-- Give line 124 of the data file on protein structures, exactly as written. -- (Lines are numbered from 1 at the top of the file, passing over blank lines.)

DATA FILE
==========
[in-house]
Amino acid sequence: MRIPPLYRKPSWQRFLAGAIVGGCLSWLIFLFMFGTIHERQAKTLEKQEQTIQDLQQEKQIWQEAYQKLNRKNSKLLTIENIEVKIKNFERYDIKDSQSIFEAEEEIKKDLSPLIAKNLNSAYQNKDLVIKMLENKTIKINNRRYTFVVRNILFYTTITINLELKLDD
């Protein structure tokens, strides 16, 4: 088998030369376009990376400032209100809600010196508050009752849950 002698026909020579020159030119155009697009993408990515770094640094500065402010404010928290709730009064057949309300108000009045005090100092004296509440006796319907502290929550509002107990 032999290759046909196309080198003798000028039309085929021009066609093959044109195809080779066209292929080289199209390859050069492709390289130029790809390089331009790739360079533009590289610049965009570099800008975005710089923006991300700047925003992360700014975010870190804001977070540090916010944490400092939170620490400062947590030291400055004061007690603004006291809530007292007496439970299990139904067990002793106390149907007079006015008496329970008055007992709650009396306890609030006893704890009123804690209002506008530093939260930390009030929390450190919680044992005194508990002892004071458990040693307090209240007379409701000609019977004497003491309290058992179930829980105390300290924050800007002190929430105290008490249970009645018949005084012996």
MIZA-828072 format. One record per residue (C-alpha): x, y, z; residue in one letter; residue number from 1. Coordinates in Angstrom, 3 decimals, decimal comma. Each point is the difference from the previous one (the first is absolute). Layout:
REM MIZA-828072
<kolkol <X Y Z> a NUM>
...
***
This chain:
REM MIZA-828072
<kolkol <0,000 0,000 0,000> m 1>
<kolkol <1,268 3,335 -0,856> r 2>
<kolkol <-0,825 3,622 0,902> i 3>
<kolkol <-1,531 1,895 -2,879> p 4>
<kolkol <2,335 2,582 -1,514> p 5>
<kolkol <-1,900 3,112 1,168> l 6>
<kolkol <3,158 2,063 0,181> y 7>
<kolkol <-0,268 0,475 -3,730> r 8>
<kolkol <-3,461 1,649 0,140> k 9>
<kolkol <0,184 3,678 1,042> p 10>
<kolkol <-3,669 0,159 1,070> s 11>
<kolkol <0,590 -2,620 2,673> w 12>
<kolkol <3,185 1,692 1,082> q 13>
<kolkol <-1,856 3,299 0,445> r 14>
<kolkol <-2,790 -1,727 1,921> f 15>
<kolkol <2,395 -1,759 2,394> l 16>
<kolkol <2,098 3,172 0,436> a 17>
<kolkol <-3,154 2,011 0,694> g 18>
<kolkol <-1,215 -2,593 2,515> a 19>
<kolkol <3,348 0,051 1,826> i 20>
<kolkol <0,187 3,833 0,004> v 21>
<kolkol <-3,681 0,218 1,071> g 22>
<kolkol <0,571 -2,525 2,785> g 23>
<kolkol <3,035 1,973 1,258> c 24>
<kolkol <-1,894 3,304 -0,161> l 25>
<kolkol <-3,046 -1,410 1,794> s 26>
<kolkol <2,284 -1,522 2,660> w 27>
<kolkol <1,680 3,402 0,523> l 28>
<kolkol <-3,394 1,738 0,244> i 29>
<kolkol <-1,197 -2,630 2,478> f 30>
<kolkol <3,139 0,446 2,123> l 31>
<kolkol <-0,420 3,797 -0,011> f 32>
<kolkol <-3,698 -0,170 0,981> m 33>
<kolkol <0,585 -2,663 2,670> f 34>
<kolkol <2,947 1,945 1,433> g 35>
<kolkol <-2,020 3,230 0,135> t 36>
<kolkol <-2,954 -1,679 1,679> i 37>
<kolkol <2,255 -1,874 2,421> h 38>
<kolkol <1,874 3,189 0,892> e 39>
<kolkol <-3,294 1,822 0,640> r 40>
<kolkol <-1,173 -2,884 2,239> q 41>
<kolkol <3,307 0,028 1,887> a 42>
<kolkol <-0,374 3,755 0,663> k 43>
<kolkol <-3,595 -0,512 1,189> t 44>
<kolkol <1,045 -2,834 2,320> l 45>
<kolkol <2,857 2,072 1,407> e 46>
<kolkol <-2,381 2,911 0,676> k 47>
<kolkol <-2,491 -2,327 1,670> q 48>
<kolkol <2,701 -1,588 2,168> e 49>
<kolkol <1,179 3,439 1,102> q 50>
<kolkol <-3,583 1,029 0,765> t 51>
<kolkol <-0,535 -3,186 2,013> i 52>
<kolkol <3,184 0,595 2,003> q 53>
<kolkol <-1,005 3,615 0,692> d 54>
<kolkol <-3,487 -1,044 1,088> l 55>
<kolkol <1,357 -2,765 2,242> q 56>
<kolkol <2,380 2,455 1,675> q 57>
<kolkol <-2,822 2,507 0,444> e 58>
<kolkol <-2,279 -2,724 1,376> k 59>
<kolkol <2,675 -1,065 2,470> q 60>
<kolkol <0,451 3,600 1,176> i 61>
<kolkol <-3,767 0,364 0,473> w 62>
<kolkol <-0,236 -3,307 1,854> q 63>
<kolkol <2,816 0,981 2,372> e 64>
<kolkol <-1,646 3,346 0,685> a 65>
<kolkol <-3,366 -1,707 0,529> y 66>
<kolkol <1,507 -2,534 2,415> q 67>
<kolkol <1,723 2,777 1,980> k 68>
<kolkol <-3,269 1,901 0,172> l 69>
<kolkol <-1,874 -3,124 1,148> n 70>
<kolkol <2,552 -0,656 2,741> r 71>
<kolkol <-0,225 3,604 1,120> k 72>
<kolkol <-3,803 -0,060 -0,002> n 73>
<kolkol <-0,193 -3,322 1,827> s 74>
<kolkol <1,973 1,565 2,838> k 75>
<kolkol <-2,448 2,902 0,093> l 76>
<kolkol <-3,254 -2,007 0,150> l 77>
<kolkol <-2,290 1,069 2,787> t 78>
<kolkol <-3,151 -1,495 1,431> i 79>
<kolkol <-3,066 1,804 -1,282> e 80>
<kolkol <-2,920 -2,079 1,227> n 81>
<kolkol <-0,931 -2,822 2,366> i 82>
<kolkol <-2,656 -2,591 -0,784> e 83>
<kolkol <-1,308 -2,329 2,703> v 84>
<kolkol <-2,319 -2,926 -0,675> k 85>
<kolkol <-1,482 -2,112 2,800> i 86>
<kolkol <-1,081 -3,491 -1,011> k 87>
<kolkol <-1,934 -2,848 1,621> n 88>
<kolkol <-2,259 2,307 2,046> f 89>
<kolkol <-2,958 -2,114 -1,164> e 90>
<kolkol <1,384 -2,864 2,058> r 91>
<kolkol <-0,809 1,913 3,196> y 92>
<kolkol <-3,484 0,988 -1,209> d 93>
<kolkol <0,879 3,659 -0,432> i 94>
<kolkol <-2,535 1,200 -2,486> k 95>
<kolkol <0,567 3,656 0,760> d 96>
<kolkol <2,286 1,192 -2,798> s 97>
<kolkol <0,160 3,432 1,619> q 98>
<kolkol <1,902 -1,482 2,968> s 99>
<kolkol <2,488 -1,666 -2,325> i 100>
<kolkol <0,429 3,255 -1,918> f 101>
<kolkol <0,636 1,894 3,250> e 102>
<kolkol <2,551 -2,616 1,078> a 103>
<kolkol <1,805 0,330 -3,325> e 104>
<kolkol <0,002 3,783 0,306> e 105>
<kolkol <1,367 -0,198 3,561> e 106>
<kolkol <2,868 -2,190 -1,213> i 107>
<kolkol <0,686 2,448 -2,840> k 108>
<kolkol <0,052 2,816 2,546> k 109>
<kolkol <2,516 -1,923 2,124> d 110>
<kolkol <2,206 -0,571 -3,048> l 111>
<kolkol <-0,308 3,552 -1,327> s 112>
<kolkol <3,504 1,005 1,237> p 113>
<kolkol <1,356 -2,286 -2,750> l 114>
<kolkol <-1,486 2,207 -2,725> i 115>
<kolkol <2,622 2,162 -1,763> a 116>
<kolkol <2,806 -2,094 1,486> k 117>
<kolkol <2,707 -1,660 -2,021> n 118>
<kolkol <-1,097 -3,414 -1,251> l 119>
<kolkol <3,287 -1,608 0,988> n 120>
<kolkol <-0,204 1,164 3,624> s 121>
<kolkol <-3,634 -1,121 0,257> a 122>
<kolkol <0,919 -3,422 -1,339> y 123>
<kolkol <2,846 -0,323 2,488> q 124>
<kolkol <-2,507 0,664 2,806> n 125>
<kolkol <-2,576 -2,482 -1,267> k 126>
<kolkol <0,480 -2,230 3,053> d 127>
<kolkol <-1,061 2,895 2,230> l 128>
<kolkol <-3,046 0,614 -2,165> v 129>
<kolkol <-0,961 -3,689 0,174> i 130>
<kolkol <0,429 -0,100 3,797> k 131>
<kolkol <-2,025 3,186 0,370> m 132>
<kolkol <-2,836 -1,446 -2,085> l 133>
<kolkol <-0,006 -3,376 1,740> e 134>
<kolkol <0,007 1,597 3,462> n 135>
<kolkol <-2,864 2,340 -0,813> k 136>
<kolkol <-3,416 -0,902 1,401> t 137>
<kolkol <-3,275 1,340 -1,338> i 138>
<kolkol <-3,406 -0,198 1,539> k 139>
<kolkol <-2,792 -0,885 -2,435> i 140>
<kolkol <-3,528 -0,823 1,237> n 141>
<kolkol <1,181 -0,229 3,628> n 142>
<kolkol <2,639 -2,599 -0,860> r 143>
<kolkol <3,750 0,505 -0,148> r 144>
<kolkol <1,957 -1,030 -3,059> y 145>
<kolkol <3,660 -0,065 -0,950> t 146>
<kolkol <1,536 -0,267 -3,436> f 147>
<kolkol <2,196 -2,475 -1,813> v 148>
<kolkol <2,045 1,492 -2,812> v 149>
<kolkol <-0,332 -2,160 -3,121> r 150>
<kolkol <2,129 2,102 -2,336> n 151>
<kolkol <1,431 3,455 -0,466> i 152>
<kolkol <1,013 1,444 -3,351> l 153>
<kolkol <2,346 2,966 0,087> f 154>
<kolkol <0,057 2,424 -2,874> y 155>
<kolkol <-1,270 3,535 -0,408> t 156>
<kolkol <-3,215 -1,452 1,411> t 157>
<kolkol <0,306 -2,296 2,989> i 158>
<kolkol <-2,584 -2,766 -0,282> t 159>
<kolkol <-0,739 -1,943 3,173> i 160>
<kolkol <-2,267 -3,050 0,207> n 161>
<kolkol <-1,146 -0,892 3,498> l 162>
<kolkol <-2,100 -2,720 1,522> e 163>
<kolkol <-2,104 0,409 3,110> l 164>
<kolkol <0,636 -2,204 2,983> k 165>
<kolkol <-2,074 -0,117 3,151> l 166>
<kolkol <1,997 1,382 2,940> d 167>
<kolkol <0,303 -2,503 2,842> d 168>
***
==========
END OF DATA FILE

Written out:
<kolkol <1,356 -2,286 -2,750> l 114>